Brightsurf Science News & Current Events

July 02, 2002
Similar pathways may be involved in hereditary and sporadic ovarian cancers
New research suggests that hereditary and sporadic ovarian cancers may share similar genetic pathways that lead to the disease.

Other Highlights in the July 3 Issue of JNCI
Other highlights of the July 3 issue of JNCI include a study suggesting that anethole dithiolethione can help delay the progression of bronchial dysplasia in smokers, a study suggesting that vitamin B12 may be used as an effective carrier molecule of chemotherapy drugs, a study examining the relationship between aminopeptidase and leukemia cell apoptosis, and a review suggesting a mechanism for how certain dietary and other factors may promote colon cancer.

Retiree drug costs will remain steep under house plan, Emory study shows
Contrary to widespread expectations of substantial relief in the offing, Medicare beneficiaries, overall, will still have to pay 70 percent of the costs of their prescription drugs under the terms of the Medicare drug plan passed by the House of Representatives on June 28, according to an analysis by Kenneth E.

Ames Laboratory puts the 'squeeze' on communications technology
Ames Lab researchers have developed a software program that optimizes communication functions for both supercomputers and large computer networks.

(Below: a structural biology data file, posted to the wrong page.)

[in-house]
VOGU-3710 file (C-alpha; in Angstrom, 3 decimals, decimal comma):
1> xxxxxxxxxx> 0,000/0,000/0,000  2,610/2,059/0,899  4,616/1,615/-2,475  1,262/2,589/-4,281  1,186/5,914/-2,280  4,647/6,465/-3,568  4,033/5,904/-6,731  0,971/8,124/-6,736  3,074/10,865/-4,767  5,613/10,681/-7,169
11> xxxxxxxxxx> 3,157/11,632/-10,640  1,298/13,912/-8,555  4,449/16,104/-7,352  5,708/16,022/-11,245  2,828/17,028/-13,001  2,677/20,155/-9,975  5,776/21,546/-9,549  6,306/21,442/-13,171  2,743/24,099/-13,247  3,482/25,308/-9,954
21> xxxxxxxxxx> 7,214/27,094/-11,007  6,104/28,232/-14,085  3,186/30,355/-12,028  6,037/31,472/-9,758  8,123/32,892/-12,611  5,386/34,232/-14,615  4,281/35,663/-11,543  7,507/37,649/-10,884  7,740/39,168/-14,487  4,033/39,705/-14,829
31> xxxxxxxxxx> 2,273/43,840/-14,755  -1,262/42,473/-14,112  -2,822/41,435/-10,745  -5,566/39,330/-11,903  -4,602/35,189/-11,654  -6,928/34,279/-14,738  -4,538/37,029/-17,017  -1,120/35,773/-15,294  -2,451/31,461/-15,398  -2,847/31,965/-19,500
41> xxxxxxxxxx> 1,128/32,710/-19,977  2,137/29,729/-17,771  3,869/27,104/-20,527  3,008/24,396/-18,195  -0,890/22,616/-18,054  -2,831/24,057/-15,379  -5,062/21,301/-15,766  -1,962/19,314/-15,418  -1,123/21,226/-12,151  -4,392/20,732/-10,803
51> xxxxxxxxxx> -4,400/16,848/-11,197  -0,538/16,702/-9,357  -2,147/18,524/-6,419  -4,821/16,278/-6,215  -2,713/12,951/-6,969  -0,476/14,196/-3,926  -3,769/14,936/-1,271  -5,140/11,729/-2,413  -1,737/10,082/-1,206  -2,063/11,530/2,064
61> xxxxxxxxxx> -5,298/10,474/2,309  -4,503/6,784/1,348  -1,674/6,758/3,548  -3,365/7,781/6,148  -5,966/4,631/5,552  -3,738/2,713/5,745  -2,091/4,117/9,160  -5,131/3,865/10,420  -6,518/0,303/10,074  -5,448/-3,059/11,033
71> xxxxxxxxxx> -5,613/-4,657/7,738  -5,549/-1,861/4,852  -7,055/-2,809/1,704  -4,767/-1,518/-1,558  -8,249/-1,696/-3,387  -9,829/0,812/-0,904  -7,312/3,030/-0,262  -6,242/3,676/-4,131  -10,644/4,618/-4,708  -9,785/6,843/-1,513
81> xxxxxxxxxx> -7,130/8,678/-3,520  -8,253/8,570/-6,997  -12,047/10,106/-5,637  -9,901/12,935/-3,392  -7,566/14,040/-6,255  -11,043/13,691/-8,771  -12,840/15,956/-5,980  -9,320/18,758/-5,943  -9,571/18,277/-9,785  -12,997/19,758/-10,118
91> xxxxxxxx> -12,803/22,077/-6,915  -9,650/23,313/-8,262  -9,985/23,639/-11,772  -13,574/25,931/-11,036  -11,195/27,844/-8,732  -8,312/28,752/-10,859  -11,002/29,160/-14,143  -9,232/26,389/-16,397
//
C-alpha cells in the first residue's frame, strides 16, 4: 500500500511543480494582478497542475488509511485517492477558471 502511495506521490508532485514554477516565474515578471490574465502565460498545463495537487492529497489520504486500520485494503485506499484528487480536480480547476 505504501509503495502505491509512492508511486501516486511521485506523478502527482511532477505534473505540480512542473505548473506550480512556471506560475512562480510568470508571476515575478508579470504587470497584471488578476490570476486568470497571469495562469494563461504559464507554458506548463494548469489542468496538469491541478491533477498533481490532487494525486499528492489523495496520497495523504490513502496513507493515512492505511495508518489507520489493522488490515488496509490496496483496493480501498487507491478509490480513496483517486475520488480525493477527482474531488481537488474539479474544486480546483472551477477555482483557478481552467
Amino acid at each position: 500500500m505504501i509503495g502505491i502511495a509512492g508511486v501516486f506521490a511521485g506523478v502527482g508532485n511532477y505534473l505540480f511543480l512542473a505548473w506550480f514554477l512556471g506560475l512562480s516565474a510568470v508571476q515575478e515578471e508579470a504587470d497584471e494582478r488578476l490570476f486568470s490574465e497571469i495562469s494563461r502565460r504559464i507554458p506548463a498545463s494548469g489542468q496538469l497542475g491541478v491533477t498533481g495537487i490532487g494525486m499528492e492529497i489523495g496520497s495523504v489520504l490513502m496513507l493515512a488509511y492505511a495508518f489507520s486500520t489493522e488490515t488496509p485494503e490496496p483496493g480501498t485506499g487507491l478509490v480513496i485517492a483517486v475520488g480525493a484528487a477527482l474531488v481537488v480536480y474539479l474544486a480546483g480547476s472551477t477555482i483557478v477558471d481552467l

Grant to boost math scholars
Boosting the numbers of graduate students seeking careers in mathematical sciences is the aim of a new program at the University of California, Davis.

Seven of ten cured of rectal cancer
These days, more than seven of ten victims of rectal cancer can be cured.

Italy now faces worldwide storm of protest over fertility proposals
Vienna, Austria: Italian legislators now face worldwide condemnation by fertility experts for IVF proposals that could encourage multiple pregnancies and put babies at risk.

URI biological oceanographers study potentially toxic microalgae on the northeast coast
In a recent issue of Northeastern Naturalist, University of Rhode Island biological oceanographers Paul E.

Fertility treatments increase incidence of twins at a cost